Malware creation reached record levels during the second quarter of the year, with Trojans continuing to account for most infections.
This is according to Panda Security’s quarterly report, which also shows an increase in malware targeting the Android platform.
According to PandaLabs, Trojans continue to be the most popular threat, accounting for 77,2% of all new malware created and 79,70% of malware infections – so almost eight in 10 users are infected with a Trojan.
In addition, the number of new malware samples continues to rise. In the second quarter of 2013, 12% more malware was created than in the same period last year, and when the data for the first and second quarters of 2013 is combined, the increase on 2012 reaches17%.
In this respect, Trojans accounted for most new threats in circulation: (77,20%), followed by worms (11,28%), and viruses (10,29%).
Analysing all infections around the world, the numbers are similar to those for the new malware samples created: Trojans (79,70%), viruses (6,71%), and worms (66%).
“Cybercriminals use Trojans as a key tool to infect users, continually introducing changes to avoid detection and, in many cases, automating the process of changing the Trojan. They use scripts and special tools in order to change the binaries run on victims’ computers to evade the signature-based detection used by antivirus firms,” explains Jeremy Matthews, country manager for Panda Security.
In the second quarter of 2013, the global infection ratio was 32,77%, up on the first quarter (31,13%).
As for the data for individual countries, China once again topped the table (52,36%), followed by Turkey (43,59%), and Peru (42,14%).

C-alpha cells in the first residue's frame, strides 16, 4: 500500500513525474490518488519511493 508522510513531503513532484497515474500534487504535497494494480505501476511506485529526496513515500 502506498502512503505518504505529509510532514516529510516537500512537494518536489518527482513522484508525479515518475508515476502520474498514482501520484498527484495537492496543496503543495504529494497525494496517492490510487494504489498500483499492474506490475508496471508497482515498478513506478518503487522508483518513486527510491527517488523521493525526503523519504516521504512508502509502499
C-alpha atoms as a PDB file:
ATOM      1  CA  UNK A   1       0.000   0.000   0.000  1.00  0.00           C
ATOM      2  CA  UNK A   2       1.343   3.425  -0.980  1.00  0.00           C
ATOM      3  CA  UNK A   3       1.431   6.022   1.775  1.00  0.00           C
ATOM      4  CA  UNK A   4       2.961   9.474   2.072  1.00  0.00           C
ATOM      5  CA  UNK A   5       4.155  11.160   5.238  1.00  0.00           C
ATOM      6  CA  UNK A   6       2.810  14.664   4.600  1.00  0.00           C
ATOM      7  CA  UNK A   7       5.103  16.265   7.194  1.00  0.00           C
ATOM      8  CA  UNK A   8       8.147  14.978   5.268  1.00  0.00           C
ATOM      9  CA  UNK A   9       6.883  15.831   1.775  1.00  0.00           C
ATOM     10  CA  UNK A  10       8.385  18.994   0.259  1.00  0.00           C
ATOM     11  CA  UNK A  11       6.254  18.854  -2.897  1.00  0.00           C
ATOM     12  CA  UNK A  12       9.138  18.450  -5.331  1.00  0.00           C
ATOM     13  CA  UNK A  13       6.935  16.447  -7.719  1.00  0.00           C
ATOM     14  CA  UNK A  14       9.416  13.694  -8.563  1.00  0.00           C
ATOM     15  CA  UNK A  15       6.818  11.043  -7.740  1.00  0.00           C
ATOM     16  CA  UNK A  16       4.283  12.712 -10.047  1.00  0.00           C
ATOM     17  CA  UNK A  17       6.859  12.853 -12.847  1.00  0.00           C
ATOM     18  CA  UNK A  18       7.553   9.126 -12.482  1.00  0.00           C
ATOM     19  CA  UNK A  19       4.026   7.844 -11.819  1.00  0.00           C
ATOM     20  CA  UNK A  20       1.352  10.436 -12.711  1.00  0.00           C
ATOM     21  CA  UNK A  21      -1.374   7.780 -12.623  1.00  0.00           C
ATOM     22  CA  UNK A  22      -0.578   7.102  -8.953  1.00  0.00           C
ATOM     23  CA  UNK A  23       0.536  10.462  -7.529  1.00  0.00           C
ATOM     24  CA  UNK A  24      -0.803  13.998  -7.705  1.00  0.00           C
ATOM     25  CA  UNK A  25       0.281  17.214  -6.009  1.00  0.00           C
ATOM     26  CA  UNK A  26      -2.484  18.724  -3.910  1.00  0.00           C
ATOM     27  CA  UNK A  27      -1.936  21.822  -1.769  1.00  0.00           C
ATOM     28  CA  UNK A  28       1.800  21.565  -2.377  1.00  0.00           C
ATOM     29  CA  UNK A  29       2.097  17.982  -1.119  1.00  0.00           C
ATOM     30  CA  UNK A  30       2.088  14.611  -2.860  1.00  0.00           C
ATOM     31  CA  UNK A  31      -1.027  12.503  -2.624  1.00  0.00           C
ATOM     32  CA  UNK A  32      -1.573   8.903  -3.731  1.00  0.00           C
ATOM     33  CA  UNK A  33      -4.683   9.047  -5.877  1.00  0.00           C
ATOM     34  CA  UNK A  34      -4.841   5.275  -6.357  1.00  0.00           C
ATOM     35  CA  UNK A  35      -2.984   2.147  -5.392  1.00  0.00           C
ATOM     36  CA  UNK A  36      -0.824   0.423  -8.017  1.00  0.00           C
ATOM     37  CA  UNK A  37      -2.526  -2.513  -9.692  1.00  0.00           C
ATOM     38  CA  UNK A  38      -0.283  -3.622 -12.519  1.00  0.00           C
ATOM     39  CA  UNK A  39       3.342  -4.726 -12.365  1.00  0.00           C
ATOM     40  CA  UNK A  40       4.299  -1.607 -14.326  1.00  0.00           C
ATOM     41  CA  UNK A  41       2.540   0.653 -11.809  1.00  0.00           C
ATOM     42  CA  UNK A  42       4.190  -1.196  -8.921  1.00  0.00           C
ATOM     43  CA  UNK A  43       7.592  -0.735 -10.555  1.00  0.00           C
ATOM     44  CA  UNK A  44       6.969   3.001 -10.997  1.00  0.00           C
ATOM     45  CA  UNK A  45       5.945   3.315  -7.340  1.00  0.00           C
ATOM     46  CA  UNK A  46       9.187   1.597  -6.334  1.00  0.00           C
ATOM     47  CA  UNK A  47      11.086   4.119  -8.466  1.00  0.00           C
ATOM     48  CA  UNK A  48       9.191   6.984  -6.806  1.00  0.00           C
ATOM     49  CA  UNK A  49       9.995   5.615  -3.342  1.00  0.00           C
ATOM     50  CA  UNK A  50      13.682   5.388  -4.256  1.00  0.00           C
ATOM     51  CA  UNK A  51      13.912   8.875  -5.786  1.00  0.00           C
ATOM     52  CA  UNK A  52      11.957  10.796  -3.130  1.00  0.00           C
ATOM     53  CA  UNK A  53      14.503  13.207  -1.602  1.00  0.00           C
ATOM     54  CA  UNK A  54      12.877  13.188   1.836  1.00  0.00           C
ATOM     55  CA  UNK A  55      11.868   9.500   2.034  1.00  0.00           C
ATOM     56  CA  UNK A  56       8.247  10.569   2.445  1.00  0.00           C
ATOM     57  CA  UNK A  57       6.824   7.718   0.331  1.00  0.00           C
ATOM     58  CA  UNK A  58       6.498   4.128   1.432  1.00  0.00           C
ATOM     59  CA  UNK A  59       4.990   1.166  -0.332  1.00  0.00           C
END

On the other end of the spectrum, Europe continues to have the lowest infection rates. Sweden (213%), Norway (21,14%), and Germany (25,18%) are the countries with the lowest infection rates.
The only non-European country in the top 10 was Japan, in fourth place with 24,21%. The quarter started positively with the arrest of the cyber-gang leader responsible for the Caberp botnet: a Russian citizen (28) who, together with 20 other individuals, had formed a malware development team.
Despite this positive news, cyber-criminal activity continued to increase. Cyber-criminals often exploit newsworthy events or notable dates in an effort to spread malware to new victims. This was apparent during the second quarter of 2013 when they used the terrorist attack on the Boston marathon, and International Workers’ Day – May1 – to spread viruses or compromise government agencies respectively.
Country-to-country cyber-espionage and cyber-espionage on individuals also hit the headlines this quarter. The allegations of widespread espionage on Internet communications were not void of controversy.
On 6 June, a Washington Post exclusive revealed that the US National Security Agency, the NSA, had been spying on ‘everyone’ using a program called PRISM with the voluntary assistance of nine technology sector giants: Microsoft, Apple, Google, Yahoo, Facebook, YouTube, Skype, AOL, and PalTalk.
These companies categorically denied the accusations. In fact, the Washington Post edited the story the following day, changing the title and deleting references to how the companies were voluntarily releasing all kinds of customer data to the NSA.
“China continues to occupy many of the headlines regarding cyber-espionage, although in this quarter, the US has been in the eye of the storm after revelations about the PRISM program that the NSA used to obtain data from users of platforms such as Facebook, YouTube or Skype,” says Matthews.
The second quarter of 2013 saw a series of cases that reaffirmed the importance of social networking security. Among them, a group called ‘Syrian Electronic Army’ managed to take over the Twitter accounts of several news media with disastrous consequences.
The Associated Press’ primary Twitter account was hacked and used to falsely report that there had been two explosions in the White House and that President Obama was injured. Immediately, numerous followers of the account helped the story to spread like wildfire, resulting in the Dow Jones index dropping 155 points.